• complex life cycles;
  • fossil aphids;
  • fundatrix specialization;
  • host alternation;
  • host shifts;
  • mitochondrial ribosomal DNA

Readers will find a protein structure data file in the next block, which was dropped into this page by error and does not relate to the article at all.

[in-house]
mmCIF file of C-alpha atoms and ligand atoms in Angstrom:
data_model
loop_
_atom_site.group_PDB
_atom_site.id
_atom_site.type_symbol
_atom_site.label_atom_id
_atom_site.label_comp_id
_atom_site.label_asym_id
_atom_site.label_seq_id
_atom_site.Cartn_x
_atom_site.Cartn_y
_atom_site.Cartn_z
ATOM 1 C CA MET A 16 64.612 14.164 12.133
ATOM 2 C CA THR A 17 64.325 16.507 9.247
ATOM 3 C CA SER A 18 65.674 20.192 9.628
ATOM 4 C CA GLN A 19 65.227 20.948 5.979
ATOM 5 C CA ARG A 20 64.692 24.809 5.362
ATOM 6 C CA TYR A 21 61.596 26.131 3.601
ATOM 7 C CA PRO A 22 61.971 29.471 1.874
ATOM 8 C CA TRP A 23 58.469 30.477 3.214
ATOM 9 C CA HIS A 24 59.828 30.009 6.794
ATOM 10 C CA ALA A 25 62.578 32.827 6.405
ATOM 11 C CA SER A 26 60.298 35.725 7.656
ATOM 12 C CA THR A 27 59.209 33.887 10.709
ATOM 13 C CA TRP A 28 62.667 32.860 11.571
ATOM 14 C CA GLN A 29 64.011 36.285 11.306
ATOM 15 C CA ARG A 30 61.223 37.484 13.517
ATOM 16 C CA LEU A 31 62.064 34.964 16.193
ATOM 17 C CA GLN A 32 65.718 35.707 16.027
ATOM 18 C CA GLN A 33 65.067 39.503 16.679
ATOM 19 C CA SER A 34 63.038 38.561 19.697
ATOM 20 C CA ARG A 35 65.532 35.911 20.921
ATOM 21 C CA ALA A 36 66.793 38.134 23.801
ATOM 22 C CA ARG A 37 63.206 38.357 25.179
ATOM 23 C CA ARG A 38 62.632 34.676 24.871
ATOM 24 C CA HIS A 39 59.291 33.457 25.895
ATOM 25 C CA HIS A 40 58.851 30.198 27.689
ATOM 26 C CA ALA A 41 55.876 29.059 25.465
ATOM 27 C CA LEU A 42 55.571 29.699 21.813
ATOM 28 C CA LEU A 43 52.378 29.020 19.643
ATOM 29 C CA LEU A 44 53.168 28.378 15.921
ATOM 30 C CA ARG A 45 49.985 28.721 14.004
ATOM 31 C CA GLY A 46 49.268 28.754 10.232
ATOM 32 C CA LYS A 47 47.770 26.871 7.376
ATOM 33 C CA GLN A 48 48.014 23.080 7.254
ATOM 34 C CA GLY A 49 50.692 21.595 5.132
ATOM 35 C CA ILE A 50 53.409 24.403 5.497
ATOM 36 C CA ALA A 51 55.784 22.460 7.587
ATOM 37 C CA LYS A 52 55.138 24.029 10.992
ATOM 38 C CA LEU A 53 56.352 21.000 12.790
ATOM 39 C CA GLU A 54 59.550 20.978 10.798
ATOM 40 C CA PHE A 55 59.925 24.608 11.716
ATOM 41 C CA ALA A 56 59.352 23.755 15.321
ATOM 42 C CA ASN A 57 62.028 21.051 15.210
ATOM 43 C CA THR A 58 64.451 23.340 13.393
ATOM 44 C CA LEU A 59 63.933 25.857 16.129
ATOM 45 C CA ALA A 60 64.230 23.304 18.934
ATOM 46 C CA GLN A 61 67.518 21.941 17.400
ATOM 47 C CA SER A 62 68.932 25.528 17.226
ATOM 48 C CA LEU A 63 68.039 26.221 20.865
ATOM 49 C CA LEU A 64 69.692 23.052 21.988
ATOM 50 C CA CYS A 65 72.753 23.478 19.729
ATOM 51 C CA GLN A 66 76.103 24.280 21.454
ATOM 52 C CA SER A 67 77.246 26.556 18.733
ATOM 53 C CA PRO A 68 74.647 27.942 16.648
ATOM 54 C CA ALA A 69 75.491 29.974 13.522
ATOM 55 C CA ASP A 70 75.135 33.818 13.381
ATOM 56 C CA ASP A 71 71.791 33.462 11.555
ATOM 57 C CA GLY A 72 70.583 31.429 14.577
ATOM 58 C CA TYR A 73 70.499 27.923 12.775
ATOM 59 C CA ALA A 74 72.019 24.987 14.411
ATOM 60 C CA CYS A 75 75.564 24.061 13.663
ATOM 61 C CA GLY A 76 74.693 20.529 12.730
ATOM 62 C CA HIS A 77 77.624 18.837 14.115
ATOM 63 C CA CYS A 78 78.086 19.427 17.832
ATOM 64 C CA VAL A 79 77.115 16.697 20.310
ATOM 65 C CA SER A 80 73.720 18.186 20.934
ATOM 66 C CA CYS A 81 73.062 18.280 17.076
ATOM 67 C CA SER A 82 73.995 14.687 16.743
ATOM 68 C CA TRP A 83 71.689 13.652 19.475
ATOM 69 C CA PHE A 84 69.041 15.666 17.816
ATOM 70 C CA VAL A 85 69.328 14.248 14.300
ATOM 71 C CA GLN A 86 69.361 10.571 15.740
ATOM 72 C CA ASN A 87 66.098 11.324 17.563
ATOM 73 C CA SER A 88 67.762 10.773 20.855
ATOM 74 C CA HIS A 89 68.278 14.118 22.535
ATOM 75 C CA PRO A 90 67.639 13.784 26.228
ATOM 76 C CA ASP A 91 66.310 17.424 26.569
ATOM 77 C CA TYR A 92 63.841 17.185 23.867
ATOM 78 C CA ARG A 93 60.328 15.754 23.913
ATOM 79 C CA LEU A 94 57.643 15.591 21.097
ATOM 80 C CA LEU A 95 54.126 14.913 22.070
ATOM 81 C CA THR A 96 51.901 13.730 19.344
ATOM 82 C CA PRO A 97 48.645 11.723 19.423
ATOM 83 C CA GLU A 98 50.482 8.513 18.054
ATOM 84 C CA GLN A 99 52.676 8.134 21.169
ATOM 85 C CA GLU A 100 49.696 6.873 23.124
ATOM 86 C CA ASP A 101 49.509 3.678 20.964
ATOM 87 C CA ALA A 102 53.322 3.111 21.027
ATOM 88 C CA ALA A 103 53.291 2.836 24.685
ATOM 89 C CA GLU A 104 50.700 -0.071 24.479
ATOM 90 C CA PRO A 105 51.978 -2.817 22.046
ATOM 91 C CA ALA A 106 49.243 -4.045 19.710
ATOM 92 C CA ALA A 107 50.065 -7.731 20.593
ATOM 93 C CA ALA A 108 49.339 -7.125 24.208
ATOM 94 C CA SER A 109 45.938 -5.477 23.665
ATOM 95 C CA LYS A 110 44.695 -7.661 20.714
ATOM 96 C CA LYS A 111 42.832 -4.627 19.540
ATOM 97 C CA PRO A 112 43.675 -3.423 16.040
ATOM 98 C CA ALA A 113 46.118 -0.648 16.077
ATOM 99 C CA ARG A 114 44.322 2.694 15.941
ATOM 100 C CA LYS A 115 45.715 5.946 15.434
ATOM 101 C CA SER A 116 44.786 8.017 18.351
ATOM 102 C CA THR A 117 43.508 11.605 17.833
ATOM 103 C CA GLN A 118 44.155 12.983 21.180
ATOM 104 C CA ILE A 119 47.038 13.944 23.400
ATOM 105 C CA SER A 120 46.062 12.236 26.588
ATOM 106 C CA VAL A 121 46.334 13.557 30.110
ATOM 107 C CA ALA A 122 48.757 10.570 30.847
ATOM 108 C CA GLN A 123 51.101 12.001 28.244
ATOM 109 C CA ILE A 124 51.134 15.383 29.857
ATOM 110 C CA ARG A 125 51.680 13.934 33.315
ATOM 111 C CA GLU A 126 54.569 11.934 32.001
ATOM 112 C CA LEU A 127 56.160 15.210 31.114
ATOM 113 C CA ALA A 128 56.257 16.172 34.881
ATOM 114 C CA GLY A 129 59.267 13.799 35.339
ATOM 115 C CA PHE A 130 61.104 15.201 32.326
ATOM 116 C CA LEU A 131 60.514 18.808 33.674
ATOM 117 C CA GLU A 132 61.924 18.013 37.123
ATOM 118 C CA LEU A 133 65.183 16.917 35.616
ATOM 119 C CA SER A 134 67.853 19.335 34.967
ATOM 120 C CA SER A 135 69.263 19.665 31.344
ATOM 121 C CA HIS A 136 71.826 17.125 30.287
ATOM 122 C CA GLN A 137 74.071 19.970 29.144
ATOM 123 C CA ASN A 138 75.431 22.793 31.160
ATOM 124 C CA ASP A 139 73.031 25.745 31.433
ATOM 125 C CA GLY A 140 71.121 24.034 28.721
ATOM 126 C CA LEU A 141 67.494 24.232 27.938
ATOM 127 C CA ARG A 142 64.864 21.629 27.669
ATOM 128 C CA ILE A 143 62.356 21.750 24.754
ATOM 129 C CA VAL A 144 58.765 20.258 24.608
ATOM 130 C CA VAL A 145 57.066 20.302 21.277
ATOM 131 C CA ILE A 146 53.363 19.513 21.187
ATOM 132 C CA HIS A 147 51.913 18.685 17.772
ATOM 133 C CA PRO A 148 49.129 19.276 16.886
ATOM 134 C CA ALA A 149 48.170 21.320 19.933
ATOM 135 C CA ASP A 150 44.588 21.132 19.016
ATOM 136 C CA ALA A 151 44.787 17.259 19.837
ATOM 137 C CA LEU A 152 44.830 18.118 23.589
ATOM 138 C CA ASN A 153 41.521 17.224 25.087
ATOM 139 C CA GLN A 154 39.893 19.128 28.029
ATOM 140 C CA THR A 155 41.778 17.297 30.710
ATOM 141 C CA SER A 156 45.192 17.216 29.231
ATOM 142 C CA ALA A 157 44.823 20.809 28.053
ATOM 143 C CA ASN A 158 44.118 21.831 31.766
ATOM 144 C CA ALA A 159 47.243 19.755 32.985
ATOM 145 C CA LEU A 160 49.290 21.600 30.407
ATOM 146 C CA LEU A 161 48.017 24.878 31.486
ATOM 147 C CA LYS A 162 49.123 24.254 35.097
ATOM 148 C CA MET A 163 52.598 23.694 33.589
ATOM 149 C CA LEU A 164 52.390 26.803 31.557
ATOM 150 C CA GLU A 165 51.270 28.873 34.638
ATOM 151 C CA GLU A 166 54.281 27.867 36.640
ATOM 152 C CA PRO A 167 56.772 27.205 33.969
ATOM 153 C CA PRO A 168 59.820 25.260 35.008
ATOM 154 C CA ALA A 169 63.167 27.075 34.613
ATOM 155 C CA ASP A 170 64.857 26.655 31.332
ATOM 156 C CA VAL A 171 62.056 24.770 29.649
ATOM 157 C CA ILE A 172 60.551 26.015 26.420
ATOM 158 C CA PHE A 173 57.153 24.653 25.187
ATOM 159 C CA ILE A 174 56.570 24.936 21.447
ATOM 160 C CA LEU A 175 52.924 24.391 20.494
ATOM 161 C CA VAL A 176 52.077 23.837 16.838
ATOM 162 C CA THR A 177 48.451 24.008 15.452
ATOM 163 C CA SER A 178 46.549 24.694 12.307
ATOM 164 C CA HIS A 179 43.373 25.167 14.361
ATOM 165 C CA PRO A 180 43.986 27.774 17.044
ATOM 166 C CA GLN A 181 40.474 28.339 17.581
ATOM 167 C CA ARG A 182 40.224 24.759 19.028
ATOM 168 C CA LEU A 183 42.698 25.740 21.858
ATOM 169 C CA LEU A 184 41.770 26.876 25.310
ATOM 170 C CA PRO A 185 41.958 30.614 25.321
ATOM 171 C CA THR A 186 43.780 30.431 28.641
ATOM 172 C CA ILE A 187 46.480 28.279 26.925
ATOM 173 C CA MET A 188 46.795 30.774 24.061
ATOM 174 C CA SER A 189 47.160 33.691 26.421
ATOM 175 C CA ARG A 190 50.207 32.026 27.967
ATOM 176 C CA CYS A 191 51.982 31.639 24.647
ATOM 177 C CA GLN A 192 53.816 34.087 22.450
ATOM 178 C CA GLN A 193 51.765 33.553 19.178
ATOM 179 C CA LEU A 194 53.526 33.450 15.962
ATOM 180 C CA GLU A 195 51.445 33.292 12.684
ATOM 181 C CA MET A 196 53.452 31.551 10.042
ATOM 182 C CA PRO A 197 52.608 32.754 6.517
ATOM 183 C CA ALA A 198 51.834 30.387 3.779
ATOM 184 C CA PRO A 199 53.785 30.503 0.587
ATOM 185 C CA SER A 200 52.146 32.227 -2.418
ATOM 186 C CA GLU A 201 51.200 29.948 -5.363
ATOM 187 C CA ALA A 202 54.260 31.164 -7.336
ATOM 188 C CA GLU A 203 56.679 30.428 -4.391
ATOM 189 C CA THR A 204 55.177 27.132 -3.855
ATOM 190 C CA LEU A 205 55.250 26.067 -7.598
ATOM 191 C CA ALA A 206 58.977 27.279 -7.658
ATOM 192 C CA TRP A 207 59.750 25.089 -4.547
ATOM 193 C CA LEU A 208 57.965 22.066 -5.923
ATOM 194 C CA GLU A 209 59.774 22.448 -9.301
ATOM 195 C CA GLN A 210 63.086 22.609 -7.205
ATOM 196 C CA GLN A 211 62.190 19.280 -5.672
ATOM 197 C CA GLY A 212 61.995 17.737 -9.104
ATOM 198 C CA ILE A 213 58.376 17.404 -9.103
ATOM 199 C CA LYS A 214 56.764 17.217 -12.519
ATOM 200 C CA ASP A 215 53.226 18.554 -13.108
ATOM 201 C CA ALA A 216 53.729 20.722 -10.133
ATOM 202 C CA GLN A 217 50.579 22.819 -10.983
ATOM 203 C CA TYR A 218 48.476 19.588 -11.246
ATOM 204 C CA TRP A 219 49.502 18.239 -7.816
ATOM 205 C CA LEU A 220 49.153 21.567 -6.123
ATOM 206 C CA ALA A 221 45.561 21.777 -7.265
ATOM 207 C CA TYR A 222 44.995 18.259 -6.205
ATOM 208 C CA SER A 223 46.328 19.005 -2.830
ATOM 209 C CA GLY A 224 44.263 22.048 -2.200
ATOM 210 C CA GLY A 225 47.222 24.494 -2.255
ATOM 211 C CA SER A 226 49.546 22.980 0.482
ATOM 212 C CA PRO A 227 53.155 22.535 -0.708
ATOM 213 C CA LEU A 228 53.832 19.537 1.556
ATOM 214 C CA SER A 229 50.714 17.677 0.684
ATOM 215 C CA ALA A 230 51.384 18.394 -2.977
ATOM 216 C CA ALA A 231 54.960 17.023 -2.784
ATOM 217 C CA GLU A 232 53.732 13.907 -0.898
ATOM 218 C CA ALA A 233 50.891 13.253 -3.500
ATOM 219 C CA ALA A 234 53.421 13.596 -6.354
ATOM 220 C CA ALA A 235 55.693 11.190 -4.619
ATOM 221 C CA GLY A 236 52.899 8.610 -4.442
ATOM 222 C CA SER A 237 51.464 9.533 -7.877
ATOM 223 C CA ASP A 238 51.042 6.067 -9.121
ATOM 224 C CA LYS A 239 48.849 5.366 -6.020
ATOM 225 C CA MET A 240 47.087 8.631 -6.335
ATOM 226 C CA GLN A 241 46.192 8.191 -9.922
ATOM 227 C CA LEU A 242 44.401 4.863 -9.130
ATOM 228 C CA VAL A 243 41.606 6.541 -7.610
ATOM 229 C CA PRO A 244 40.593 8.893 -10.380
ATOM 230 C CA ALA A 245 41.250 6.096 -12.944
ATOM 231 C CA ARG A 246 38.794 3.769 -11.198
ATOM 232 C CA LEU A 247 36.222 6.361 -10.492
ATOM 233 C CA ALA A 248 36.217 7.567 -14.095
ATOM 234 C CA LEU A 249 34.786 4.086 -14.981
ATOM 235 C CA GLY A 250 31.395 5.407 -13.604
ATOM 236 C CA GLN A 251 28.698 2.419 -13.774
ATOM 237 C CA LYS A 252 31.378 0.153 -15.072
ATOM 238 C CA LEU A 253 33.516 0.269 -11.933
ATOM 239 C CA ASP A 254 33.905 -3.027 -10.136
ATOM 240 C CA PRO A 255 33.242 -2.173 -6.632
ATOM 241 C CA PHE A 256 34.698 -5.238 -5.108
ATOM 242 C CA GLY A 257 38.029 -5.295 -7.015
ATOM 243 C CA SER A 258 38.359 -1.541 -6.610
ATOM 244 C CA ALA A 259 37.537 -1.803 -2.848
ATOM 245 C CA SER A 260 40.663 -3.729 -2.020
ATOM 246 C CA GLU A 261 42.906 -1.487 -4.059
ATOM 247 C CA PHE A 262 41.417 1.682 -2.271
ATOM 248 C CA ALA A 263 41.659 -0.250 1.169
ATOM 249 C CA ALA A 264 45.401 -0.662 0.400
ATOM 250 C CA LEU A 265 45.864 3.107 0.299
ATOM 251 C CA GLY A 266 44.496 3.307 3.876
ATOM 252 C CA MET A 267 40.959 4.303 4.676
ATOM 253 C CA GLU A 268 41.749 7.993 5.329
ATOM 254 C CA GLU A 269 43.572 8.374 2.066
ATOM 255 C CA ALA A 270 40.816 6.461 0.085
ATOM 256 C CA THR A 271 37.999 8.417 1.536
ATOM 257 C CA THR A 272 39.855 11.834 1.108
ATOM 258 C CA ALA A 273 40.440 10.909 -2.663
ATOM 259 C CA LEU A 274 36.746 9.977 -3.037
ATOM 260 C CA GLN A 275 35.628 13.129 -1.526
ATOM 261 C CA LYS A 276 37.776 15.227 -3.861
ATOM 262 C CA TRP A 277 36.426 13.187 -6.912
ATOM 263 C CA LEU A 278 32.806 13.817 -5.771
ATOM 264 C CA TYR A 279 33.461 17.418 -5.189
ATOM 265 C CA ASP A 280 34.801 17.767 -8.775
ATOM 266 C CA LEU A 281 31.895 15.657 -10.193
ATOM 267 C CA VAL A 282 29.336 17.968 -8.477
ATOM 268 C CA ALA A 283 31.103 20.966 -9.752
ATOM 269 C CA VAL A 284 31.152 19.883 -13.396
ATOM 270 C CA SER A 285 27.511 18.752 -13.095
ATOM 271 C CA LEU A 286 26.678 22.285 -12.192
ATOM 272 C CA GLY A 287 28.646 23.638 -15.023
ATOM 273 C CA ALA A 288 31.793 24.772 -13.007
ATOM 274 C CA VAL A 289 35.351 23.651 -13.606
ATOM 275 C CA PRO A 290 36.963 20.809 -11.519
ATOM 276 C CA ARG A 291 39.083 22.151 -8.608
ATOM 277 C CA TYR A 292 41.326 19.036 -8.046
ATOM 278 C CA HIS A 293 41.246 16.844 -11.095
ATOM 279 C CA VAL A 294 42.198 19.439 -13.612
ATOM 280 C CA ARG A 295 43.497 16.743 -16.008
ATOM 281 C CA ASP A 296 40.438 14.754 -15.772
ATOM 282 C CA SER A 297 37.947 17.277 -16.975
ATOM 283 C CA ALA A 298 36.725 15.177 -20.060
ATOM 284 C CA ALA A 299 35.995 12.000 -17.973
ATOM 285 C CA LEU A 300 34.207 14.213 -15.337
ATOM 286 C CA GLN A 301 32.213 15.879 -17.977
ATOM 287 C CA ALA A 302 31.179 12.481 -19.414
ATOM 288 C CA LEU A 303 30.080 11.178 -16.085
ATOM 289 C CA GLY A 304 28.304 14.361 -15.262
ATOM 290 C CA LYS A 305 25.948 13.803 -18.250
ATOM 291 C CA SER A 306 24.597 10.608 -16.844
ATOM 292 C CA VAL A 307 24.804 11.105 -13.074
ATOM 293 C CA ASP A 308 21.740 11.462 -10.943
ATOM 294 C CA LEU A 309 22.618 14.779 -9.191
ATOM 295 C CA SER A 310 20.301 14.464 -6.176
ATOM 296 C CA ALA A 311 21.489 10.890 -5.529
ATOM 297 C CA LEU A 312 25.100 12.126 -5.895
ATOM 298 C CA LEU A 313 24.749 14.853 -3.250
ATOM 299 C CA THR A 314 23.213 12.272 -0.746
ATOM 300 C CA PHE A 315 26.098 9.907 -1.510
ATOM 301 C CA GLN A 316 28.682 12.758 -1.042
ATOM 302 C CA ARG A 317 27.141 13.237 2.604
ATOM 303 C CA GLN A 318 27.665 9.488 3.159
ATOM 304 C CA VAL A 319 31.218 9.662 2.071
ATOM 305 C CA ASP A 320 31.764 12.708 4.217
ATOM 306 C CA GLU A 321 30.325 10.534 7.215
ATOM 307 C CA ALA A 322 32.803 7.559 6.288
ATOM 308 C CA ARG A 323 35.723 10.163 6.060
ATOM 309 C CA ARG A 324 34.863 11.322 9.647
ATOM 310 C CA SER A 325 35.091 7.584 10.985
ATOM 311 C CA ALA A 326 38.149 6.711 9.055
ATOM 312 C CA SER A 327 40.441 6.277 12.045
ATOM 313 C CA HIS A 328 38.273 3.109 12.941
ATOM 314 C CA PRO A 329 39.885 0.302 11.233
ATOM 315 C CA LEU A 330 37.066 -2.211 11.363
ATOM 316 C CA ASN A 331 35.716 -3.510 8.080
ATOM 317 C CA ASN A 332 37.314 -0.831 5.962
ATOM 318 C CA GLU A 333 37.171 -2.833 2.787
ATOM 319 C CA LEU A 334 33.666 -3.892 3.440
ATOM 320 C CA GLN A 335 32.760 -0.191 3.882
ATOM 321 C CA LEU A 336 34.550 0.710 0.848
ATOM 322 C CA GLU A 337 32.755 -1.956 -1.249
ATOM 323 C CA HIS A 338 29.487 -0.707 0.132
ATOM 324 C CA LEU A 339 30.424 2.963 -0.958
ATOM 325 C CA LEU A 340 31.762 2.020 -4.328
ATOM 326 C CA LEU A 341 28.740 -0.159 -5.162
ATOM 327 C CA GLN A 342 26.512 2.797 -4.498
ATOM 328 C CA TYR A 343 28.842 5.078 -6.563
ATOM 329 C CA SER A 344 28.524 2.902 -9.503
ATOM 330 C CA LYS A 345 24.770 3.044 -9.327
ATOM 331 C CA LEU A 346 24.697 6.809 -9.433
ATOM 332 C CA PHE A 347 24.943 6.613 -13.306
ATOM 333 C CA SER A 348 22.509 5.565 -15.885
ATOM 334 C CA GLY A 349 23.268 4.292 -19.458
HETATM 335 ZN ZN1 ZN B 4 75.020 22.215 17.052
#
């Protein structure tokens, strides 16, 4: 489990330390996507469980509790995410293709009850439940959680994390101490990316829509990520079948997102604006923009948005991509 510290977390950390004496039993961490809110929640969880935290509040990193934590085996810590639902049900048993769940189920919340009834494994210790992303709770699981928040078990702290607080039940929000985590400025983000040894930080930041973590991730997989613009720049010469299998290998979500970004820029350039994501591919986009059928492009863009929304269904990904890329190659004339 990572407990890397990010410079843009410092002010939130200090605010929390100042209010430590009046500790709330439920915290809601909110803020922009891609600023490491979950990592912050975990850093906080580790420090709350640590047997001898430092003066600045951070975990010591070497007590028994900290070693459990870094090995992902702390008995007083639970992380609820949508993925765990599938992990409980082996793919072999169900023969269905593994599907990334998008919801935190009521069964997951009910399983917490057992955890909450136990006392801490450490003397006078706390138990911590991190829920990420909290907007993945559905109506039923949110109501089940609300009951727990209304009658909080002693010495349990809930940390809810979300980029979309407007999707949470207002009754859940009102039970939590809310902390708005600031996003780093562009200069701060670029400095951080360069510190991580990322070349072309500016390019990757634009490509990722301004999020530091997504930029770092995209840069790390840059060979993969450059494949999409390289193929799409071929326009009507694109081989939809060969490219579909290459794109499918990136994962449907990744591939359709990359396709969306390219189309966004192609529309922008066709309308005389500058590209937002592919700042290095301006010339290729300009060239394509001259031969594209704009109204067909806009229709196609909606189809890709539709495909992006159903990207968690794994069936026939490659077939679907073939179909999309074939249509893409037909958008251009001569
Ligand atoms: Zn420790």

Many aphids display a remarkably complex life cycle of host alternation, in which cyclical parthenogenesis is combined with the obligate use of two unrelated host plants. We used mitochondrial ribosomal DNA (partial 12S and 16S) sequences to reconstruct the phylogeny of aphids, to determine how many origins of host alternation and correlated major host-plant shifts have occurred. Our results agreed with previous morphological studies in that species clustered with good support at the level of tribes. There was little well-supported phylogenetic structure at levels deeper than tribes, however, except for the monophyly of two subfamilies, Aphidinae and Lachninae. We argue that aphids experienced a rapid radiation at the tribal level, after host shifting from gymnosperms to angiosperms. A rapid radiation is consistent with aphid fossils, which record the presence of few subfamilies in the late Cretaceous, but most extant tribes by the early Tertiary. Plant fossils also record host plants of aphid tribes diversifying during this time. A hypothesized mechanism by which host alternation has evolved (fundatrix specialization), coupled with the rapid radiation, implies that this life cycle may have originated as often as in the ancestor of each tribe that displays it. We also consider, however, an alternative hypothesis of fewer origins. The basal radiation of Aphididae was dated from molecular sequences to have occurred at approximately 80–150 Mya.